Hi, Susan – I believe your question stems from an error in wording in the AMA CPT® code book’s intro to Appendix B. The 2017 errata document changes that wording to state that the bullseye moderate sedation symbol has been deleted for 2017. The corrected wording also states that in App. B the moderate sedation symbol with the strikethrough indicates deletion of the symbol. The errata and corrections document is available at

    I hope that helps, and thanks for bringing up an important issue!

  5. Tara Says:

    If the sedation is provided by an RN, which is within her scope, and is provided under direct supervision but in POS 22, the professional charges for the sedation still can’t be billed, correct? Wouldn’t it only be facility charges that can be sumbitted?

  6. Miriam Says:

    With the new guidelines for moderate sedation would it be correct to only bill the sedation codes and not the drugs used? Or both?

  7. Dee Says:

    Does anyone have the answer to Tara’s question above? If the sedation is performed by RN/cath lab tech under supervision and by order of the provider, in a facility, can the provider report the moderate sedation service?

  8. Debbie Says:

    Does anyone have the answer to Tara’s and Dee’s questions above? If the sedation is performed by RN/cath lab tech under supervision and by order of the provider, in a facility, can the provider report the moderate sedation service?

    What is POS22? So these codes are charged by the facility and by the provider?

  9. Theresa Says:

    If someone can answer Tara and Dee’s questions above, it would be greatly appreciated and helpful. We have a similar situation/question. Our hospital (OP facility) has ACLS certified RN’s administering the moderate sedation, while the surgeon performs the (GI) procedures and are charging for the procedure plus the MS CPT’s 99156 and 99157. Would this be correct?

  10. Julie Says:

    Yes 99152 is used when physician who does the procedure supervised the
    Nurse administering the sedation. If another physician PA or CRNP
    Administered the sedation use 99156. Only facility side can use 99153 for addl time after
    For addl time after first 15 minutes. POS 22 is place of service /22 is Outpatient

  11. Tara Says:

    POS 22 is for a hospital based clinic. This is reported on a 1500 professional claim. When a service is provided in a hospital based clinic, the provider’s charges are submitted on a 1500 and the facility charges are submitted on a UB.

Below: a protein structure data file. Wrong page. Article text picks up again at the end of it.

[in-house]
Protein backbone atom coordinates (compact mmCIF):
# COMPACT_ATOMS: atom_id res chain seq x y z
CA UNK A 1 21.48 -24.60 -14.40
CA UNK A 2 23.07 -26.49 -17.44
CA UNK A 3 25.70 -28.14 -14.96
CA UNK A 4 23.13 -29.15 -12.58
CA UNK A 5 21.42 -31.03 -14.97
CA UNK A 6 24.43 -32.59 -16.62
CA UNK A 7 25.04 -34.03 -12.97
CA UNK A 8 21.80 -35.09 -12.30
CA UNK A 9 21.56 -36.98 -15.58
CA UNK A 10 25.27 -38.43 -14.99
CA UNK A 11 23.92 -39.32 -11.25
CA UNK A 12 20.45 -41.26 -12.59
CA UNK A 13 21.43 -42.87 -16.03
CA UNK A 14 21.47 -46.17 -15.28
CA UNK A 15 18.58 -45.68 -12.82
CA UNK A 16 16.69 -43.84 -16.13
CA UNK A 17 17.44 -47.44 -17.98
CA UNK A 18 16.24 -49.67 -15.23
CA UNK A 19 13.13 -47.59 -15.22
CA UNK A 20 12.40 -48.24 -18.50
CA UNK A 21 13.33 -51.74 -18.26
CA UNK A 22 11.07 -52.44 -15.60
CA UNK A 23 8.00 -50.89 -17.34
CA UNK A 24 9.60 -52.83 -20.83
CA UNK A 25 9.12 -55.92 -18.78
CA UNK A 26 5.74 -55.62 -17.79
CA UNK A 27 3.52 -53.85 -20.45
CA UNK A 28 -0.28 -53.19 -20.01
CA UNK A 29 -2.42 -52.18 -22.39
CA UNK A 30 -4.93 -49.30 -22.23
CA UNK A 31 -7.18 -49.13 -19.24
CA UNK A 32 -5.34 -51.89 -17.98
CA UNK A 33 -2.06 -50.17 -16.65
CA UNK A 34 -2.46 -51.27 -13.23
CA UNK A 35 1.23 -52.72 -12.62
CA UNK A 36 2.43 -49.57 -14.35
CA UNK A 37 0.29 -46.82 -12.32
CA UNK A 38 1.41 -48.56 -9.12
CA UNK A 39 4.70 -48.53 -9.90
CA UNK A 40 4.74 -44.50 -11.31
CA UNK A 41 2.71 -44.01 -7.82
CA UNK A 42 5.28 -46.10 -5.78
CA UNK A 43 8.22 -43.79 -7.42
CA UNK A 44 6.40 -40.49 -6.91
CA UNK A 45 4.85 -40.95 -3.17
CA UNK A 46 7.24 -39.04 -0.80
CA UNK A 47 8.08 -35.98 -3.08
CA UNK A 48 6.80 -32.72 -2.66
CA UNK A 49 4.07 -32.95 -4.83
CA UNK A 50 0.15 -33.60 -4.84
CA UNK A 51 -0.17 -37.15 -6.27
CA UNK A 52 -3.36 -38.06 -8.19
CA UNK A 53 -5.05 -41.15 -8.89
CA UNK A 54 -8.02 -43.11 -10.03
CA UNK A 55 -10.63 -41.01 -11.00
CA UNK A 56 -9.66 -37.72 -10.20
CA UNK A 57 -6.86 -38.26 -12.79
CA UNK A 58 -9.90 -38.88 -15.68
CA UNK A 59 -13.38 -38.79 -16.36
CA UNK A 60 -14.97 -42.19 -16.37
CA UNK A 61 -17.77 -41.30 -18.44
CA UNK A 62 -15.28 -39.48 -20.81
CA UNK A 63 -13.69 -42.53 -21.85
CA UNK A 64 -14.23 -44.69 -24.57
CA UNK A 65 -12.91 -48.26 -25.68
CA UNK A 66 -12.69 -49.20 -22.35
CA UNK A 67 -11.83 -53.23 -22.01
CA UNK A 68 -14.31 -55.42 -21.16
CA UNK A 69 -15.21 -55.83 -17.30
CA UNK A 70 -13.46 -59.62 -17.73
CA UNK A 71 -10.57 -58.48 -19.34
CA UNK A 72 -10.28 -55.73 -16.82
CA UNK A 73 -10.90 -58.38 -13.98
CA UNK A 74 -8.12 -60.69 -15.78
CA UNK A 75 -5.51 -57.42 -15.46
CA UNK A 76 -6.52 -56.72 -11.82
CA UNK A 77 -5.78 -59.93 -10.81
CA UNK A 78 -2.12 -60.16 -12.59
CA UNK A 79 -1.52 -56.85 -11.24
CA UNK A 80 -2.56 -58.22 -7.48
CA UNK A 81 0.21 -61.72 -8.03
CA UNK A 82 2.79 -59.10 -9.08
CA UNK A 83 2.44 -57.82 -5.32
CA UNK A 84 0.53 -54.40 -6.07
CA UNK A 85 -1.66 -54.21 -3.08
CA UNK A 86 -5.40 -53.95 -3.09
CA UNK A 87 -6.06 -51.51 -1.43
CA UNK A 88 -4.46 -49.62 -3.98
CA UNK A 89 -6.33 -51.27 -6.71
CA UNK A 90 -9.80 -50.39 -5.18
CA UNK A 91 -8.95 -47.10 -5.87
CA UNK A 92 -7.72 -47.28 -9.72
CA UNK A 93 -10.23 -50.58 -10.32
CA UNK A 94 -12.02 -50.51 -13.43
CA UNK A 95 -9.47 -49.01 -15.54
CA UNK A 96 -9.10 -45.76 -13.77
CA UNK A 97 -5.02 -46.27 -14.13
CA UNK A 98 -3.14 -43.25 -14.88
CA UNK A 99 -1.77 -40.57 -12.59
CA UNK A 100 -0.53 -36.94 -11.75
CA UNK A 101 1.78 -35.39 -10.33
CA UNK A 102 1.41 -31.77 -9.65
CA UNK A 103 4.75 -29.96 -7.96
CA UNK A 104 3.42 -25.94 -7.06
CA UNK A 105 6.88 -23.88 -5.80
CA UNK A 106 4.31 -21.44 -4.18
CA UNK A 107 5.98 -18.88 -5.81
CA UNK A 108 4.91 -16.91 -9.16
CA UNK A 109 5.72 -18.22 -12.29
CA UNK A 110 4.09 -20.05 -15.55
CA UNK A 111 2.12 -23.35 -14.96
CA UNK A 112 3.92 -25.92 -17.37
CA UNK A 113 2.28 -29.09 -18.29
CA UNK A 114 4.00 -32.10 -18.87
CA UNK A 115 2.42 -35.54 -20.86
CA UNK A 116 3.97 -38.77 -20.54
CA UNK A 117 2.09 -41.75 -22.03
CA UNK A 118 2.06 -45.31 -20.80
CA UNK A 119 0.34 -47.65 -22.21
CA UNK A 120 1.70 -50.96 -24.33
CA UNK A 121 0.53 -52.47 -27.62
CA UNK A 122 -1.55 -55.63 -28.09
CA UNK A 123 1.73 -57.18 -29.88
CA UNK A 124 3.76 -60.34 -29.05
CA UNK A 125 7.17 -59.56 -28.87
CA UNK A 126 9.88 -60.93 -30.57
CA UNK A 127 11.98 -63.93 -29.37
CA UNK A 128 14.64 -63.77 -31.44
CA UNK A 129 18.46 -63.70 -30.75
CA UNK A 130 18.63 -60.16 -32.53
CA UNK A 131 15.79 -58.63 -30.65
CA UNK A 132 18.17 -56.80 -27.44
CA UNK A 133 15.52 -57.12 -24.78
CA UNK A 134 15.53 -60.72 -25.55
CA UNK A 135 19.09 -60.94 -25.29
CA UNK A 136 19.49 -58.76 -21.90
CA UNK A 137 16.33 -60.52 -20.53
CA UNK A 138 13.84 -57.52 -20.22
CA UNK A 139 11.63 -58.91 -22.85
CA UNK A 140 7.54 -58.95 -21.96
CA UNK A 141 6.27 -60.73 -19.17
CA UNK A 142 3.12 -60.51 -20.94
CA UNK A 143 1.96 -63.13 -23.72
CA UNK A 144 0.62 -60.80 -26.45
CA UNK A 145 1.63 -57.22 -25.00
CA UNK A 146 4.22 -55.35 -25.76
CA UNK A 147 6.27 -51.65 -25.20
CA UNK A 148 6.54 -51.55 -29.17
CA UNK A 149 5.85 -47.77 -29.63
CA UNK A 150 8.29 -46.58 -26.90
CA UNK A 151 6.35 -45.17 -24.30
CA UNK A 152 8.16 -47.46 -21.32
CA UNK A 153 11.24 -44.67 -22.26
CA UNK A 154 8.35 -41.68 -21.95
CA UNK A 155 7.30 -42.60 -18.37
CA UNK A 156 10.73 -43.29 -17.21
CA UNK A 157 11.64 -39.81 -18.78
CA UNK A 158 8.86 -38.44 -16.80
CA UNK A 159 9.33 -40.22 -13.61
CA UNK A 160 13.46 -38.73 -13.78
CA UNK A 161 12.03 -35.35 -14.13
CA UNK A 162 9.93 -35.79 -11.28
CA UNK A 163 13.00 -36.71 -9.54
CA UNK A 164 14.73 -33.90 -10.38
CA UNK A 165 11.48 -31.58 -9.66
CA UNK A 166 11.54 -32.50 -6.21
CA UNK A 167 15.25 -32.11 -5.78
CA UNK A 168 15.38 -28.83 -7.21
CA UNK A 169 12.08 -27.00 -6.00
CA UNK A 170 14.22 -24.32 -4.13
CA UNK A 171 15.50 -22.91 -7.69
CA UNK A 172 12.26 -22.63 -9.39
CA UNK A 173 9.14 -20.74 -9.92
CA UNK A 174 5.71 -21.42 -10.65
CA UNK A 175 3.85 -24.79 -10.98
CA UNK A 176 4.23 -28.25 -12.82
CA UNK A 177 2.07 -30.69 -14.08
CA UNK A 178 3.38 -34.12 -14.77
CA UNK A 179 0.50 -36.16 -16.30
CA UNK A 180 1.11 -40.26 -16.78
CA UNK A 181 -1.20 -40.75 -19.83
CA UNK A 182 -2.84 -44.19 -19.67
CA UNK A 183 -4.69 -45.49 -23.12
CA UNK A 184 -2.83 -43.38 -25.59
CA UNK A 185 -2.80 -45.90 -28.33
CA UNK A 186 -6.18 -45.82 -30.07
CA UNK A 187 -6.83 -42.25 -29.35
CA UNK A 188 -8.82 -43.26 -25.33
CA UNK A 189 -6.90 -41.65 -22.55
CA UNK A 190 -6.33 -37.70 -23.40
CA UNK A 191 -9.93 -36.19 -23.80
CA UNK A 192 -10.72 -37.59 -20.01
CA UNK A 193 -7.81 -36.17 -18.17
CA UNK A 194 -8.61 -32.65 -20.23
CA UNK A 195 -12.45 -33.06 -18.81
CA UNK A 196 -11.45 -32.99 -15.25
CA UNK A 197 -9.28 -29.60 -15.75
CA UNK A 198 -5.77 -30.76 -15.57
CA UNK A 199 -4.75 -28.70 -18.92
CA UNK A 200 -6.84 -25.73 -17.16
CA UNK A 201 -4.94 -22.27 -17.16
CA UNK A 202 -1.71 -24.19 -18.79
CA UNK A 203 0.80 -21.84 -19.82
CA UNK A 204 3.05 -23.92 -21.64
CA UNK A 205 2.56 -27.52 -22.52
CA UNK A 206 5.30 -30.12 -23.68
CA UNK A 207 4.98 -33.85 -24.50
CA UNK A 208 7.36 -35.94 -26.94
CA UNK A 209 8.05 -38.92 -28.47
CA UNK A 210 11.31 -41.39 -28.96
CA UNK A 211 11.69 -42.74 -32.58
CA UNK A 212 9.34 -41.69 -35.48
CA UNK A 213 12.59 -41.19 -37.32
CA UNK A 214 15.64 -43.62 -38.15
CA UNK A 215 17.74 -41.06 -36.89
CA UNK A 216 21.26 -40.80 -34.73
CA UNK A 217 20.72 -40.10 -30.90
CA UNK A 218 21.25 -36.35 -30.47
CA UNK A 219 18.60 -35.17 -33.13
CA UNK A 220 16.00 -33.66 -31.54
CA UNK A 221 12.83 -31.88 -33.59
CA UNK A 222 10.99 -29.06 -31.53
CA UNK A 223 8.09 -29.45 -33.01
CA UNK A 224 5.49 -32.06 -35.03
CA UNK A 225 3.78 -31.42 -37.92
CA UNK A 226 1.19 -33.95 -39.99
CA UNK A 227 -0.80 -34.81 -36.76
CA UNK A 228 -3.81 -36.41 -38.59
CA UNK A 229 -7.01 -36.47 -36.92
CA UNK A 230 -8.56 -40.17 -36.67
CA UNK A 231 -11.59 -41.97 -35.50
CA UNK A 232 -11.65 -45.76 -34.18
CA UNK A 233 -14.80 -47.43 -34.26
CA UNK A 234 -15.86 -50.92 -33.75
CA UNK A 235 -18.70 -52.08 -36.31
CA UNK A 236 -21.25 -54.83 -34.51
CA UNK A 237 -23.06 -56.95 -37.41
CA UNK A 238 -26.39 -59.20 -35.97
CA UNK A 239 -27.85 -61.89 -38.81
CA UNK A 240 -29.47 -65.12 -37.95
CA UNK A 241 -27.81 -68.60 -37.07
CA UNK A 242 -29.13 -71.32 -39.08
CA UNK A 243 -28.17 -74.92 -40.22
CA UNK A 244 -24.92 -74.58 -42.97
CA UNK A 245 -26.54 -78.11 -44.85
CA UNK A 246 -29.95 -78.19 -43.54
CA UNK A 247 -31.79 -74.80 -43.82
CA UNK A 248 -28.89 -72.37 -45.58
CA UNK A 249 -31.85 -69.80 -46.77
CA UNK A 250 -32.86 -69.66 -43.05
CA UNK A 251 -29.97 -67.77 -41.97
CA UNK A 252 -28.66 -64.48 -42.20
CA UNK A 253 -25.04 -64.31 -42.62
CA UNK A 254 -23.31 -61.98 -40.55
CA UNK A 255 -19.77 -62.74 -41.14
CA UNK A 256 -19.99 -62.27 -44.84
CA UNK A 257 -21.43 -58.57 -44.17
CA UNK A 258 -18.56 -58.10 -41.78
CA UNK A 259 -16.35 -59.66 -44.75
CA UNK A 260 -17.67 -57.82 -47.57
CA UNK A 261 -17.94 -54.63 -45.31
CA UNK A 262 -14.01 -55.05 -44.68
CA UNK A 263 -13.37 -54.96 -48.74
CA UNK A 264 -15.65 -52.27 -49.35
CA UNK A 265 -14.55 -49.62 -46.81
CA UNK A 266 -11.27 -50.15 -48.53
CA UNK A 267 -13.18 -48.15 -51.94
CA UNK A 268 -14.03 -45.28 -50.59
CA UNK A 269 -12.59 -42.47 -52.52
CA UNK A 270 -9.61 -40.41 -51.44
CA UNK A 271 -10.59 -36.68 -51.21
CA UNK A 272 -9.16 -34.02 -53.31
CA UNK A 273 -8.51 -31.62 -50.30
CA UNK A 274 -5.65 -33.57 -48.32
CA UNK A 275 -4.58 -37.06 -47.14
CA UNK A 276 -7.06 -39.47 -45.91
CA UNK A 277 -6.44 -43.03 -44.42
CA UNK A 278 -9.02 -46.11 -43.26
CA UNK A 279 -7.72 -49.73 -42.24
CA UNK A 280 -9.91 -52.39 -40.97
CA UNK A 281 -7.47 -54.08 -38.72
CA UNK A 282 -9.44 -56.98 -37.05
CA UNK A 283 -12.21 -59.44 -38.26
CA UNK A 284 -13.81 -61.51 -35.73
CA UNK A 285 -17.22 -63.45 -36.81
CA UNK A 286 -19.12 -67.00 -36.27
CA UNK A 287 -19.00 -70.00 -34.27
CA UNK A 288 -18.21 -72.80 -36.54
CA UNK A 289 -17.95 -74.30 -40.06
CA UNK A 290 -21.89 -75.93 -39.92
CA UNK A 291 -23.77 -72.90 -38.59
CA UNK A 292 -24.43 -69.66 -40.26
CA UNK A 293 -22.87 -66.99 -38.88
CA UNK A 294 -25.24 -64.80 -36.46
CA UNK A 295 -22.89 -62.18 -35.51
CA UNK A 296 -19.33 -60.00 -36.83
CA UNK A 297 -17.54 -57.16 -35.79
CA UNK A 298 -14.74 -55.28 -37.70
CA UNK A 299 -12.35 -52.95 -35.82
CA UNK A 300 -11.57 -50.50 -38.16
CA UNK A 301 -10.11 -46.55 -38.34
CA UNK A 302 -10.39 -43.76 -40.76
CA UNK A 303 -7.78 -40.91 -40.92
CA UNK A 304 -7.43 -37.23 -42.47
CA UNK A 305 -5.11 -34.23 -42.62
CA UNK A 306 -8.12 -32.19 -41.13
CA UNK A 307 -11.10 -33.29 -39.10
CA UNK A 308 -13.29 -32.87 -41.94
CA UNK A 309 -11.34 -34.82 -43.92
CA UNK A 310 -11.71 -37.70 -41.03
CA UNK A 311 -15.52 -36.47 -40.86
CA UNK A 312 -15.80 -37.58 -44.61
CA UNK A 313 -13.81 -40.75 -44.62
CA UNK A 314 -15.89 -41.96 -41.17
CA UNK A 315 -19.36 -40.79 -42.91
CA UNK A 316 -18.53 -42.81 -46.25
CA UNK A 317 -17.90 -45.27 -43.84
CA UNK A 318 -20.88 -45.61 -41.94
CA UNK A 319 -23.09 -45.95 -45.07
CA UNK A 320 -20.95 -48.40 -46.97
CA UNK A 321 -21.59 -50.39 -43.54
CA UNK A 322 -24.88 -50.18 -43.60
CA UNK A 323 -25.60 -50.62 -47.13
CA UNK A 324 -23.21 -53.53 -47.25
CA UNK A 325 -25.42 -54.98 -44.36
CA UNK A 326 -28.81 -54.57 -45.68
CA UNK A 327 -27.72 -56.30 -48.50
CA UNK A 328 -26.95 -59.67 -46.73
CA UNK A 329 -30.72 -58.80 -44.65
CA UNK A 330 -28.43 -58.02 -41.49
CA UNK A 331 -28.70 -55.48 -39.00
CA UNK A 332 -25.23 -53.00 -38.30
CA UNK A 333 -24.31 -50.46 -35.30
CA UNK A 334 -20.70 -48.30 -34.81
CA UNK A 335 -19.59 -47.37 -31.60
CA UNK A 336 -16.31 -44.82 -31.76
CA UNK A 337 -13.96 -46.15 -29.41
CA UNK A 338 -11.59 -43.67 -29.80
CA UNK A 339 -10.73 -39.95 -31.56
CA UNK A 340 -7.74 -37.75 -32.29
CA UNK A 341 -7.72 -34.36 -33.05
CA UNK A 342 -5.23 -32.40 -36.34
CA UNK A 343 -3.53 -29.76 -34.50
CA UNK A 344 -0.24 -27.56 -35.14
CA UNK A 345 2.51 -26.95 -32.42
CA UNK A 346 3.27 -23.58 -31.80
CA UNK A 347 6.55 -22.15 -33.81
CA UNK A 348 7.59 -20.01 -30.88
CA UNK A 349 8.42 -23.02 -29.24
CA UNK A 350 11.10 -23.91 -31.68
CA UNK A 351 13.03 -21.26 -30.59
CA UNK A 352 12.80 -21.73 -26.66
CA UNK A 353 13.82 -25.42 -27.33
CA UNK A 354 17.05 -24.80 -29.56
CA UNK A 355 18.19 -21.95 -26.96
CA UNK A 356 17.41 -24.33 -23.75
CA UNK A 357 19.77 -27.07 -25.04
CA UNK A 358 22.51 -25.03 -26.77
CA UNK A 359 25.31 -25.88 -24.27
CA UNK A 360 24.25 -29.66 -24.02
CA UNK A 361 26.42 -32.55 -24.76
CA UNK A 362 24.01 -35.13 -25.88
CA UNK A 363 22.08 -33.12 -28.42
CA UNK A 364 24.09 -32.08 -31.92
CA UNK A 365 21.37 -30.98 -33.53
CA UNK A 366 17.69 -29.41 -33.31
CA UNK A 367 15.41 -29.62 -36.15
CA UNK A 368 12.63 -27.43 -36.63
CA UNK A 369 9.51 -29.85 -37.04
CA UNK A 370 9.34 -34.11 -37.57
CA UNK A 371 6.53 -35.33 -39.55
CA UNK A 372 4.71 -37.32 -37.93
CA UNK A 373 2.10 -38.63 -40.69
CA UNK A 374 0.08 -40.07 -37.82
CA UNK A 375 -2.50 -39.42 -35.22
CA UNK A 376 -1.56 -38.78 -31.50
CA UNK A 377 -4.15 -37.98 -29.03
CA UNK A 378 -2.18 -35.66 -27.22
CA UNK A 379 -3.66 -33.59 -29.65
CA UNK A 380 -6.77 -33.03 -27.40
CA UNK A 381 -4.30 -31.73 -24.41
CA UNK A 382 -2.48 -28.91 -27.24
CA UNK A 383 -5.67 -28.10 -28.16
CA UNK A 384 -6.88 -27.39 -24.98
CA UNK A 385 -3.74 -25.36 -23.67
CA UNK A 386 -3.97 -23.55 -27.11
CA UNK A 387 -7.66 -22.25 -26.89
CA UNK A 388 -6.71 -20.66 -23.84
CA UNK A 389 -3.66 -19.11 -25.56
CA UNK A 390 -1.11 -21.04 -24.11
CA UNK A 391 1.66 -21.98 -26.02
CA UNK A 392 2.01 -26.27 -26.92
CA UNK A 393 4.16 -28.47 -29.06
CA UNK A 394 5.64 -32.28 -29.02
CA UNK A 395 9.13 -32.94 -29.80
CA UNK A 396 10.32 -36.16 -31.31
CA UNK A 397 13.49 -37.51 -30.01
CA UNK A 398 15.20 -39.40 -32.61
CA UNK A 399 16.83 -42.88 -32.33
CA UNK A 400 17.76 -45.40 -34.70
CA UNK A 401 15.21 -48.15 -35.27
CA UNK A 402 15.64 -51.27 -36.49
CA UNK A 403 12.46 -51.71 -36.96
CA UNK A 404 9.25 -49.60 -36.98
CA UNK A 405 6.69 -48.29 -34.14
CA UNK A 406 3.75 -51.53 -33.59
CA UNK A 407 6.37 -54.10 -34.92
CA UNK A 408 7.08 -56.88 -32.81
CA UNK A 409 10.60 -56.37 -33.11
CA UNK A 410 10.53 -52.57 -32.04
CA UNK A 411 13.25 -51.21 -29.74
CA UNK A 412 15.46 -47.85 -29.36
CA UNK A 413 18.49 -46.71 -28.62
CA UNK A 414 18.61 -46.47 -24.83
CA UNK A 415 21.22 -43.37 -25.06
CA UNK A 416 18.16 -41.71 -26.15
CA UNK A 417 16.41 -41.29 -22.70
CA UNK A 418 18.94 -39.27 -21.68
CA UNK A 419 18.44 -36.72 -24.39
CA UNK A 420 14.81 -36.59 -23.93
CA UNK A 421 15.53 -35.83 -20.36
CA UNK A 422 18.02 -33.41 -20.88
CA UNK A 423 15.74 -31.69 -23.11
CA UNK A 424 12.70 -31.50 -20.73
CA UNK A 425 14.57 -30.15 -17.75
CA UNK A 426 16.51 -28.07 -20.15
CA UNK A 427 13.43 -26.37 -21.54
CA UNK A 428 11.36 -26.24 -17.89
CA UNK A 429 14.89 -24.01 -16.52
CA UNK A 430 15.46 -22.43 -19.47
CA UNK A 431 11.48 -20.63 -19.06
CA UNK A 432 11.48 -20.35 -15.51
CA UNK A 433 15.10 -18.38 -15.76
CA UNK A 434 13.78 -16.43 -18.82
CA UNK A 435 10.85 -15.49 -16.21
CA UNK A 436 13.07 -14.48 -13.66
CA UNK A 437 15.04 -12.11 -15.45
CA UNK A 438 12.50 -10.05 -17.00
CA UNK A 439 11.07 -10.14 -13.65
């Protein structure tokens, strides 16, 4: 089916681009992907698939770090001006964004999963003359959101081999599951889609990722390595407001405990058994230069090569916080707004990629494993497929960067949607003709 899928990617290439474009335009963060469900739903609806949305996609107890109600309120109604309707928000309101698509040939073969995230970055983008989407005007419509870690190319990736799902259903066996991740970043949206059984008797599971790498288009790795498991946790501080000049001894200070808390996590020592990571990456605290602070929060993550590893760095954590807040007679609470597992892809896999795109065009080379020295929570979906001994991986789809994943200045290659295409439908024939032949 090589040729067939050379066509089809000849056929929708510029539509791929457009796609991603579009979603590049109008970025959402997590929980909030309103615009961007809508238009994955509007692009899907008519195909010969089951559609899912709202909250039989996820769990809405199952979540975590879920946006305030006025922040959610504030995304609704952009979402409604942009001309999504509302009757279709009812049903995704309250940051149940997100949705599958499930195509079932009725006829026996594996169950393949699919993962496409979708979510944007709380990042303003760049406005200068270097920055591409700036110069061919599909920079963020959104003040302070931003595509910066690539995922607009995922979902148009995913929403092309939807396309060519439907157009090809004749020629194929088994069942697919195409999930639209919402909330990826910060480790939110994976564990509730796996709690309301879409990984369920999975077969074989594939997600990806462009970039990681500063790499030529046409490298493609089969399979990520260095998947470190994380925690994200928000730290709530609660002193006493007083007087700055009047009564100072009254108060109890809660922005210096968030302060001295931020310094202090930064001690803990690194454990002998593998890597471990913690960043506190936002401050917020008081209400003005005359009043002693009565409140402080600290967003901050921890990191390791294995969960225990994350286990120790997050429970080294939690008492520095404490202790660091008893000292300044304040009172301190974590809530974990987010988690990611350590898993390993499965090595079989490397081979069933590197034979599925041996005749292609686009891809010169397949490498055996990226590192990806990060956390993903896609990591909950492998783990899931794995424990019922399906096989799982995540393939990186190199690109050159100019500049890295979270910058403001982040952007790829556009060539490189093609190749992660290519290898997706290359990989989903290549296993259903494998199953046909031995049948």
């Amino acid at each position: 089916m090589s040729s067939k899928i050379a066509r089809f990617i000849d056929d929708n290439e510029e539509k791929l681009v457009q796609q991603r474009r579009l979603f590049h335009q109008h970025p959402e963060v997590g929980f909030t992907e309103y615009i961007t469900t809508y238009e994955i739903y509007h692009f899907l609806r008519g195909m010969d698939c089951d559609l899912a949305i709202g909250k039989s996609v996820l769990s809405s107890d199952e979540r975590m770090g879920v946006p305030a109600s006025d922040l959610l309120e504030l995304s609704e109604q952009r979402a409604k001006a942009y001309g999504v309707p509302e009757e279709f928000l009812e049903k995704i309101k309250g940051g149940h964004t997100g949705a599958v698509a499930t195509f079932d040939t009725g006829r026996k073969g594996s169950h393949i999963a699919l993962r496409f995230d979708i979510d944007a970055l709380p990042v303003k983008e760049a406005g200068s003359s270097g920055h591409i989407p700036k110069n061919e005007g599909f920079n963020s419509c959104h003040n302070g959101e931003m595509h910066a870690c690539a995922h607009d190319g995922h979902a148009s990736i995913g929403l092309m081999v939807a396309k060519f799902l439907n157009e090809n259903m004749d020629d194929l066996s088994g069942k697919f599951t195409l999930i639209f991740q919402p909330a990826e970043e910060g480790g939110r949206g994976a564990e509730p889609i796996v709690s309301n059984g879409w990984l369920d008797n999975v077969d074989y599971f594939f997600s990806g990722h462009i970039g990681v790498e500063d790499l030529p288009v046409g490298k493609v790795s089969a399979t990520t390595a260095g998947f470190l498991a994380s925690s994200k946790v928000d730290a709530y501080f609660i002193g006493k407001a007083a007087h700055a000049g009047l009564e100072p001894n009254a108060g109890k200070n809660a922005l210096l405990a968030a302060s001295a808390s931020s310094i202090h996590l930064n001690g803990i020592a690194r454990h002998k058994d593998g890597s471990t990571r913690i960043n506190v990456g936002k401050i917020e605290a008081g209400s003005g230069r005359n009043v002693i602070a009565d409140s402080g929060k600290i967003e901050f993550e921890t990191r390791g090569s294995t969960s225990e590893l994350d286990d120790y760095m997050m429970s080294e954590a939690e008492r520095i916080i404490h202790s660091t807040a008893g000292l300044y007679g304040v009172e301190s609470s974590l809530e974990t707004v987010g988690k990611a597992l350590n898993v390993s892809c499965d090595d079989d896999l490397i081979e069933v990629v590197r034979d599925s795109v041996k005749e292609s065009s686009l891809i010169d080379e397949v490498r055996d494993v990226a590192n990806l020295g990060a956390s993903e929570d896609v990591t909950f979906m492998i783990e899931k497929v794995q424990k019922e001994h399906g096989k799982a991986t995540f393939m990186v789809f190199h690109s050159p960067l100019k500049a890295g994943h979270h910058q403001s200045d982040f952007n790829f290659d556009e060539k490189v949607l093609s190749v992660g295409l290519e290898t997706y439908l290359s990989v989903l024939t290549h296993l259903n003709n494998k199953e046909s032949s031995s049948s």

Anyone have an answer to my questions above?

  12. Deborah Marsh Says:

    Hi, all – For the question about coding for physician-provided moderate sedation when the service is in a facility, here are some details that may help.

    The MPFS gives higher values to 99151, 99152, and G0500 performed in the nonfacility setting vs. the facility setting. For instance, the national MPFS nonfacility price for 99152 is $52.04 and the facility price is $12.56. The difference is in the PE RVUs, suggesting Medicare took into account how the services will differ in those settings for the physician.

    All three codes also have a PC/TC indicator of 9, meaning the concept of professional/technical doesn’t apply.

    Another piece of the puzzle is that the MPFS RVU files have a Facility NA Indicator column. For all three codes, the column is blank, as opposed to stating NA. The presence of NA would mean “the procedure is rarely or never performed in the facility setting,” according to the explanatory PDF that accompanies the RVU files. (The RVU files are at

    Code +99153 is a little different. It does have an NA in the Facility NA Indicator column (remember that means rarely/never performed in a facility), and its PCTC indicator is 3, which means it’s a technical component only code (i.e., staff and equipment). There are no work RVUs for +99153 (99151, 99152, and G0500 do have work RVUs).

    I found a similar rationale here:

    Hope that’s helpful – Would love to hear if anyone has gotten specific instructions from a payer!

  13. Tara Says:

    My question is pertaining to when an RN performs the conscious sedation, not a physician. I think the codes that would by applicable would be from the 99155-99157 series. Because the service is provided by an RN in a facility setting (POS 22), can a professional charge be billed?

  14. Travis Mosely Says:

    I hope I can help. I am the cath lab director of a for profit facility and I am reading over this discussion, so let me see if what I have to share can be of assistance.

    CPT 99152 (being that the patient is 5 years or older) will be charged initially, once the physician is actually in the room and scrubbing into the procedure, lets say a CPT 93458 (Left Heart Cath)is being performed. A nurse, who is considered “an individual who is qualified to monitor the patient during the procedure, who has no other duties (i.e., assisting at surgery) during the procedure”, as per the ACC, must be soley tied to sedating the patient. This is not the Physician sedating the patient, that would be impossible, he is scrubbed in and should be focused on performing the angiogram.

    The RN is performing the 99152 and monitoring the patient, under the license of the performing physician, not so much under his guidance. If the procedure last more then 15 minutes after the administration of sedation, of which it will, then, for every 15 minute time increment after the initial (99152)you will charge a 99153.

    I have heard rumors that you can only charge two 99153 after the initial 99152, but I can not find anything to substantiate that claim. Hope this helps.

  15. Bonnie Says:

    Can you bill the medication or is it included?

  16. noemi rubio Says:

    I have a question on the proc code 99153 is billed in hospital and medicare denied this proc code is only billed under PART A only.
    we our cardiology group that saw this patient in the hospital. can you explain, please.